Surely Sir, you agree that Sati, and Jauhar are not practices to be glorified. Surely, you agree that notwithstanding whatever archaic idea of honour, sacrifice, purity propels women and men to participate in and condone such practices; that basically Sati and Jauhar, like the practice of Female Genital Mutilation (FGM) and Honour Killings, are steeped in deeply patriarchal, misogynist and problematic ideas.  A mentality that believes that the worth of women lies in their vaginas, that female lives are worthless if the women are no longer controlled by male owners or if their bodies have been ‘desecrated’ by the touch of ; or even the gaze of a male who doesn’t by social sanction ‘own’ or ‘control’ the female.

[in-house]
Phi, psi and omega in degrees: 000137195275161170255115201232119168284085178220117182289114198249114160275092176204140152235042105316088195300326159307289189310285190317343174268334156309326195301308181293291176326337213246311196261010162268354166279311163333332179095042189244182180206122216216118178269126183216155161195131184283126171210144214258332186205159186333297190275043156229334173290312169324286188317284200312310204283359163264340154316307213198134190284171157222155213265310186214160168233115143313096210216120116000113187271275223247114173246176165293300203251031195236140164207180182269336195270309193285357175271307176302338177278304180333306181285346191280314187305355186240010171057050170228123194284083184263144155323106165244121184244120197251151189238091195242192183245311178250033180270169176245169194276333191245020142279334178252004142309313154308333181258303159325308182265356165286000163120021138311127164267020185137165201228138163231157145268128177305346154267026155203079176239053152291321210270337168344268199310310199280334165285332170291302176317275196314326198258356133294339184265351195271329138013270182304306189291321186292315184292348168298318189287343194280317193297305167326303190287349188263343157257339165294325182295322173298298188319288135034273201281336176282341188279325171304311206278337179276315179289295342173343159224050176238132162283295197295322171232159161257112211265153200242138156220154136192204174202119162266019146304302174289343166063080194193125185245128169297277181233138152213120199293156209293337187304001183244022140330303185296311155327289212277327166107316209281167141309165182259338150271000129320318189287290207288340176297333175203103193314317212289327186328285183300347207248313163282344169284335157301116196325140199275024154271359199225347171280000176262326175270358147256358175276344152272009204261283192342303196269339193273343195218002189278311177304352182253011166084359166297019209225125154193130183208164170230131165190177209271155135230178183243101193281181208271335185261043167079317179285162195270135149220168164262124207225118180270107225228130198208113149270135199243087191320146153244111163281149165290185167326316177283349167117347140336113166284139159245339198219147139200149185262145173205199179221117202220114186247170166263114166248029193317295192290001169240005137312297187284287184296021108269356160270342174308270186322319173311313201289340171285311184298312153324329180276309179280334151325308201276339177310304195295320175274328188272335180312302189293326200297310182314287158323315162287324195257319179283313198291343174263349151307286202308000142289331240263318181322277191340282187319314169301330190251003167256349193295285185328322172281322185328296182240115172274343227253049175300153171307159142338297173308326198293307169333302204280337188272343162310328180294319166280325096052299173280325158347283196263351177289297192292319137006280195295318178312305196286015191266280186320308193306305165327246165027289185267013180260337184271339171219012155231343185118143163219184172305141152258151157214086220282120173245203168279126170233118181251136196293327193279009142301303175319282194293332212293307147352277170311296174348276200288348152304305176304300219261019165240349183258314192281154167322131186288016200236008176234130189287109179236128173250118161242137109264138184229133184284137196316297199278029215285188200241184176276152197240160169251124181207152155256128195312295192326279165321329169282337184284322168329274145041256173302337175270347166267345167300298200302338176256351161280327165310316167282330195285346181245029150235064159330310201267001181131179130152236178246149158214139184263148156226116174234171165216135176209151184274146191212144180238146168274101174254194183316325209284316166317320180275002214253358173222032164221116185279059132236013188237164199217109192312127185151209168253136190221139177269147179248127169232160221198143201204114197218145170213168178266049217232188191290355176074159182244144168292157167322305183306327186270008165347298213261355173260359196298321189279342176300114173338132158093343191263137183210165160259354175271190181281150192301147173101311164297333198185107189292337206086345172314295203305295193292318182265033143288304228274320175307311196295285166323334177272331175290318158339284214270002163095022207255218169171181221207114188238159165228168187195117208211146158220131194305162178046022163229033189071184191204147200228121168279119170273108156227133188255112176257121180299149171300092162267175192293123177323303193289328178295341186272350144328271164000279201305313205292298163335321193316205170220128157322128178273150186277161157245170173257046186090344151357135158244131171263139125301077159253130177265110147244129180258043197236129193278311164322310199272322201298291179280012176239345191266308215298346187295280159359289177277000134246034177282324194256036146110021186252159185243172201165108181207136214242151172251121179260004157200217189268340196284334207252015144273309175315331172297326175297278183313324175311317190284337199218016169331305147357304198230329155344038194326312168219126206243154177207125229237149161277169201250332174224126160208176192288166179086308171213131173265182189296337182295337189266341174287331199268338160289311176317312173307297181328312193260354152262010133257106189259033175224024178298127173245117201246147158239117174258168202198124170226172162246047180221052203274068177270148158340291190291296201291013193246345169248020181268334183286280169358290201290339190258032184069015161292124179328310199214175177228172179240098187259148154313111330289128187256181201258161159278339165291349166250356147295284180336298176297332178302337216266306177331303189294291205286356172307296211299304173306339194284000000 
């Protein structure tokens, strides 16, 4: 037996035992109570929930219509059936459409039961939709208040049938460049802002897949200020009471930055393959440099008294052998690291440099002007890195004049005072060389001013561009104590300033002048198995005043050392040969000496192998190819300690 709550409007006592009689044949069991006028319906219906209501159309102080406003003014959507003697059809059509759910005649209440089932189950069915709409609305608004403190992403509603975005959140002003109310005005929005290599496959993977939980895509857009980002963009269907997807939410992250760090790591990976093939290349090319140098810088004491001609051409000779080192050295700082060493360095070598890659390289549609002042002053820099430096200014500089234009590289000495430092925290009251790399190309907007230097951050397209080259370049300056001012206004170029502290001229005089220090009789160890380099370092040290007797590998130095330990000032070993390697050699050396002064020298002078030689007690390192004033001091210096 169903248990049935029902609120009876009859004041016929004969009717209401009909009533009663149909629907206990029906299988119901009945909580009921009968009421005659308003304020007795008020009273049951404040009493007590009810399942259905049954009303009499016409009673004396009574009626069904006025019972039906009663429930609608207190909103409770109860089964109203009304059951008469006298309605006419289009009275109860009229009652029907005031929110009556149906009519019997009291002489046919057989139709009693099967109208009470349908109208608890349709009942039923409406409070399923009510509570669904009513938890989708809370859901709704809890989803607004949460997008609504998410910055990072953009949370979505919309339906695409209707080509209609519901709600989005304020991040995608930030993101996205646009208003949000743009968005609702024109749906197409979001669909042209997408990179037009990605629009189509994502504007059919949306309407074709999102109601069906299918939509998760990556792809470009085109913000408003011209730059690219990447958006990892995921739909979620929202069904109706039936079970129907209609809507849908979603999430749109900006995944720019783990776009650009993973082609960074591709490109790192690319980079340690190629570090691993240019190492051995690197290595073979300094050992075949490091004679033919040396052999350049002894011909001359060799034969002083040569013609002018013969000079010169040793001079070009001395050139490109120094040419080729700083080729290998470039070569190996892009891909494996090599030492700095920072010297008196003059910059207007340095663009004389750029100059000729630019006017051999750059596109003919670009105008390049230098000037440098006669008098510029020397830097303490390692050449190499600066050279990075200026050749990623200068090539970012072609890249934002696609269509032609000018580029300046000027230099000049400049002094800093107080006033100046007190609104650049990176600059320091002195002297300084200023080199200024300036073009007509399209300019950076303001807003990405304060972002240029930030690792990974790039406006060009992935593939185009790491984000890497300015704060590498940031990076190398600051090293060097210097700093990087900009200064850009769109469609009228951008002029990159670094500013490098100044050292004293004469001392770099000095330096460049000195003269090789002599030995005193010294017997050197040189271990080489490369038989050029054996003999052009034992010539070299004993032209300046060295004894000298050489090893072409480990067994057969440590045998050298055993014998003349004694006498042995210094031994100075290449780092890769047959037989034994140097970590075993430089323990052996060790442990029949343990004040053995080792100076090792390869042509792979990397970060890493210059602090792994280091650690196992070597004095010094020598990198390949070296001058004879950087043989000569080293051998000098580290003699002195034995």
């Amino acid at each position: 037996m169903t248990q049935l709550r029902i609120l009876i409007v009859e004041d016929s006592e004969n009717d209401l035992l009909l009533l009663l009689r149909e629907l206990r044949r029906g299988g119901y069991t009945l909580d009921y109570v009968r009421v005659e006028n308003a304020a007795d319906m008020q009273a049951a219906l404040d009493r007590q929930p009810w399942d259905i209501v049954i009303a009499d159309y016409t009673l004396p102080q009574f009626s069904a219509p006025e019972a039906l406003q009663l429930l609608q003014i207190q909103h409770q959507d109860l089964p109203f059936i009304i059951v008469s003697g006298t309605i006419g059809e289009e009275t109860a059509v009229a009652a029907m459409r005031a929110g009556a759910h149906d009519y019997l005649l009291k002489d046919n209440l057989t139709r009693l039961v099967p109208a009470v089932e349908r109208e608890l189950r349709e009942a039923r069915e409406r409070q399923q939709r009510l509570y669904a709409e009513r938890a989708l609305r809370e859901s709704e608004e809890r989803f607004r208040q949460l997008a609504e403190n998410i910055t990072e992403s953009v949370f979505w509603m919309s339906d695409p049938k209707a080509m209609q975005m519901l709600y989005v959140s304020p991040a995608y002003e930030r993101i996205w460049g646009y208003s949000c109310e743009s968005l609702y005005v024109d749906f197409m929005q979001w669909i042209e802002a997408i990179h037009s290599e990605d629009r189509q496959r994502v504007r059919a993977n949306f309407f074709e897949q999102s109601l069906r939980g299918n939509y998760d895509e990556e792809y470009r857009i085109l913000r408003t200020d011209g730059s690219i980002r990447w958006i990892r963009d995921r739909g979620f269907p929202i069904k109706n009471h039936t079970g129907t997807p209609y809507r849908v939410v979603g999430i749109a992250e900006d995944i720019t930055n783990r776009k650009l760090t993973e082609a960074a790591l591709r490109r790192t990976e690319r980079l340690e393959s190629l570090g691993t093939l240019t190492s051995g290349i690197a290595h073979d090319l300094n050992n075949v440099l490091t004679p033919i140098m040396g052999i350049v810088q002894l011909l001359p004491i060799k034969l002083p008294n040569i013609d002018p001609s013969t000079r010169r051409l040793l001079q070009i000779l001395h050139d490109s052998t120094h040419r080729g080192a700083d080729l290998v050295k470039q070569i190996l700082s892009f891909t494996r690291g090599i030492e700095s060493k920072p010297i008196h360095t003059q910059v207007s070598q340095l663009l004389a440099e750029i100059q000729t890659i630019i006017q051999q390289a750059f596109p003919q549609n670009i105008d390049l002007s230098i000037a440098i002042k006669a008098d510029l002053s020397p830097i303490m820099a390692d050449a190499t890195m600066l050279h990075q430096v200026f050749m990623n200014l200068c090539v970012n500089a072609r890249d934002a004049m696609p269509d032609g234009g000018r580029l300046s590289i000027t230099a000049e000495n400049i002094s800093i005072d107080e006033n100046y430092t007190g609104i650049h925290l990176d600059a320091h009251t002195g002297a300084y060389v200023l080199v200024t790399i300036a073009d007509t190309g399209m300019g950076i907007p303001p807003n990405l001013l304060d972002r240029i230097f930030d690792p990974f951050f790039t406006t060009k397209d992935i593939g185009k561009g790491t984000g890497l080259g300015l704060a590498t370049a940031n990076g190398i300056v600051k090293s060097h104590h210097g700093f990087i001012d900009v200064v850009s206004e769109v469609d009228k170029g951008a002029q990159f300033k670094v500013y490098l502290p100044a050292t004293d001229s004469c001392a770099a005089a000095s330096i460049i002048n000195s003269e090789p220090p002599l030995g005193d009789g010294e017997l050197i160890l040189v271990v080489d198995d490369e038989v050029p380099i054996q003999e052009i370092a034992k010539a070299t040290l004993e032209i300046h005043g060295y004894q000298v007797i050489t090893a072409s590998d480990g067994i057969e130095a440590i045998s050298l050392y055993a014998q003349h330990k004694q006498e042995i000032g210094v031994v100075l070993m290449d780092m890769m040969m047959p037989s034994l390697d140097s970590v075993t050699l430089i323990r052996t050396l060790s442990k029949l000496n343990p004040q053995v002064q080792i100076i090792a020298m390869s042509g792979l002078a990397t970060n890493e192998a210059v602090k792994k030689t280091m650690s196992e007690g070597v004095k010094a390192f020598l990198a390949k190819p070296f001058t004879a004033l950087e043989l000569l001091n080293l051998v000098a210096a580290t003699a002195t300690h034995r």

Practices like Sati, Jauhar, FGM, Honour Killings should not be glorified because they don’t merely deny women equality, they deny women personhood. They deny women humanity. They deny women the right to life. And that is wrong. One would have assumed that in 2018, this is not a point that even needs to be made; but apparently, it does. Surely, you wouldn’t consider making a film glorifying FGM or Honour Killings!
Sir, you will say to me that I am over-reacting and that I must see the film in its context. That it’s a story about people in the 13th Century. And in the 13th century that’s what life was– polygamy was accepted,  Muslims were beasts who devoured meat and women alike, and honourable Hindu women happily jumped into their husbands funeral pyre, and if they couldn’t make it to the funeral, they built a pyre and rushed into it — in fact, they liked the idea of collective suicide so much that they gleefully discussed it over their daily beautification rituals. “Verisimilitude” you will say to me.